Prosecutors allege Pentagon leak suspect Jack Teixeira accessed ‘hundreds of classified documents’


(WORCESTER, Mass.) — Massachusetts Air National Guardsman Jack Teixeira began accessing “hundreds” of highly classified U.S. intelligence documents more than a year before he was arrested for allegedly leaking them, federal prosecutors said in a new court filing Wednesday.

Prosecutors said government records show that as early as February 2022, Teixeira “began to access hundreds of classified documents containing national defense information that had no bearing on his role” as an IT specialist in his unit, according to the legal filing.

Prosecutors also outlined in detail the reasons they believe the 21-year-old Massachusetts native poses a danger to the public if allowed to be released from detention. In the filing, prosecutors pointed to the “virtual arsenal of weapons” they said Teixeira possessed at residences he occupied that are owned by his parents, including “bolt-action rifles, rifles, AR- and AK-style weapons, and a bazooka.”

Moreover, prosecutors flagged that as recently as July 2022, Teixeira allegedly used his government computer to search the terms “Ruby Ridge,” “Las Vegas shooting,” “Mandalay Bay shooting,” “Buffalo tops shooting” and “Uvalde,” according to the filing. Though investigators acknowledged the searches could be tied to Teixeira’s belief in conspiracy theories that the government knew of these mass shootings in advance, “the combination of these search terms, the Defendant’s violent statements on social media, and the Defendant’s arsenal of weapons is troubling,” prosecutors said in the filing.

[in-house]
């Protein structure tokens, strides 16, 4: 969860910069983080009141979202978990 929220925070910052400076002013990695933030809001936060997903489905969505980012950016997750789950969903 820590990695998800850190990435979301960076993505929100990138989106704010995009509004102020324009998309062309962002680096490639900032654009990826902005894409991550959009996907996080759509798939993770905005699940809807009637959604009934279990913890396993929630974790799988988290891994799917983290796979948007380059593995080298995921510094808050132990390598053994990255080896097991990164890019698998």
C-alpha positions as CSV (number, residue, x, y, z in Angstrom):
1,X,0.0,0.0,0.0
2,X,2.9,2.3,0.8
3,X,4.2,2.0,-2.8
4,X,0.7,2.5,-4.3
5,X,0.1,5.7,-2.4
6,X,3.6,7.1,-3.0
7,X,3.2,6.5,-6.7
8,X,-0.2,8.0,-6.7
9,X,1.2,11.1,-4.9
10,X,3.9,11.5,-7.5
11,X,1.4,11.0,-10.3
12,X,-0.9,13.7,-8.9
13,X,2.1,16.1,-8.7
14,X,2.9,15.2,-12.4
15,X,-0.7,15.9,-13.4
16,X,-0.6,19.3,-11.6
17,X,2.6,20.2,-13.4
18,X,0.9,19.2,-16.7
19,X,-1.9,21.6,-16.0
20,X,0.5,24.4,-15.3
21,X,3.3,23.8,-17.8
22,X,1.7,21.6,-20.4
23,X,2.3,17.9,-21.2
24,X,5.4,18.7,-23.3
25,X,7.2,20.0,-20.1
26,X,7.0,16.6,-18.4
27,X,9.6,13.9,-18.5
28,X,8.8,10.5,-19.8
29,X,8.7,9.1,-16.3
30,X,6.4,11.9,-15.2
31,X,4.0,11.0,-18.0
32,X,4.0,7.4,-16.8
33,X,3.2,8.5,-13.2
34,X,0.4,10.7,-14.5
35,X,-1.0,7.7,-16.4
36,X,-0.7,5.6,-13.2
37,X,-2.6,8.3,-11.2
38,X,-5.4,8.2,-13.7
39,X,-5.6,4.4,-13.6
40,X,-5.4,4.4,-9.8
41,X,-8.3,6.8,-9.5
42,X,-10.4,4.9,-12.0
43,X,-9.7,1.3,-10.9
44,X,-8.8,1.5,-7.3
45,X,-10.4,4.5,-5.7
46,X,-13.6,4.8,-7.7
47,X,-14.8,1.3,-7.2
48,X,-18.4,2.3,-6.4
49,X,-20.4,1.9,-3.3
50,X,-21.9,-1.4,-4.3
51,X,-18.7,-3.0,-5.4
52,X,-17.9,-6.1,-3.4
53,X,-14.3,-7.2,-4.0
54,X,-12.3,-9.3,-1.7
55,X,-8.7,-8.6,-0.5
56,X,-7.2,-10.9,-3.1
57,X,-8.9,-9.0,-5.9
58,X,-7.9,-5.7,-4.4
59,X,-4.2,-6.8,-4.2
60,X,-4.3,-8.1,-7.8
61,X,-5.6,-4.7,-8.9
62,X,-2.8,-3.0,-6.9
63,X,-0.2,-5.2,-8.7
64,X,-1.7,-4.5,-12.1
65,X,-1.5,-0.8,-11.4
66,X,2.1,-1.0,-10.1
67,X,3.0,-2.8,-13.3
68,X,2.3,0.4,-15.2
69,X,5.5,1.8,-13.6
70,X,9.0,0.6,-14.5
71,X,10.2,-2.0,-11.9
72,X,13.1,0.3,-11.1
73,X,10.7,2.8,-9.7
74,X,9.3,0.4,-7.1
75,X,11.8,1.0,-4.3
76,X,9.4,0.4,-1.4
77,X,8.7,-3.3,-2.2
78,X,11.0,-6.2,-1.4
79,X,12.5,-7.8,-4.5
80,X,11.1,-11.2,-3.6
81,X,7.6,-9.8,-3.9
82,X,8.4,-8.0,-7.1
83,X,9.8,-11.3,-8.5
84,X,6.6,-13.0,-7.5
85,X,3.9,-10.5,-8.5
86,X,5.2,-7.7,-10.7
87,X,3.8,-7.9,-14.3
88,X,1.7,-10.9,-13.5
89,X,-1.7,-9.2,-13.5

Teixeira is scheduled to appear in a federal court in Worcester, Massachusetts, on Thursday for a detention hearing, after being charged with unauthorized retention and transmission of national defense information as well as willful retention of classified documents. He has yet to enter a plea.

In Wednesday’s filing, prosecutors argued that Teixeira “poses a serious flight risk” and “must remain detained.”

“He currently faces 25 years in prison — and potentially far more — and other serious consequences for his conduct,” they added. “[T]he evidence against him is substantial and mounting; the charged conduct would very obviously end his military career; and he accessed and may still have access to a trove of classified information that would be of tremendous value to hostile nation states that could offer him safe harbor and attempt to facilitate his escape from the United States.”

Prosecutors also claimed in the filing that Teixeira took “a series of obstructive steps” intended to prevent investigators from understanding the scope of what he allegedly did. Those steps, they said, include “instructions the Defendant gave to other online members of a social media platform (including to ‘delete all messages’ and ‘[i]f anyone comes looking, don’t tell them s***’), as well as the fact that following his arrest, authorities searched a dumpster at his residence and found a tablet, a laptop and an Xbox gaming console, all of which had been smashed.”

Prosecutors expressed concern in the filing that it would be “all too easy” for Teixeira, if released on bail, “to further disseminate classified information,” creating what they called an “unacceptable risk” he would flee the country and “take refuge with a foreign adversary.”

Wednesday’s filing came as two leaders of the unit where Teixeira worked were temporarily suspended by the U.S. Air Force amid its ongoing investigation into the leak.

The two senior leaders are the commander of the 102nd Intelligence Support Squadron and the detachment commander overseeing administrative support for the squadron. With the suspension, they have also temporarily lost access to classified systems and information.

Earlier this month, the federal magistrate judge overseeing Teixeira’s case granted his request to delay the detention hearing that would have determined if he should remain in federal custody. Teixeira sought to postpone the hearing so his attorneys could have more time to address arguments for keeping him detained, according to a court filing.

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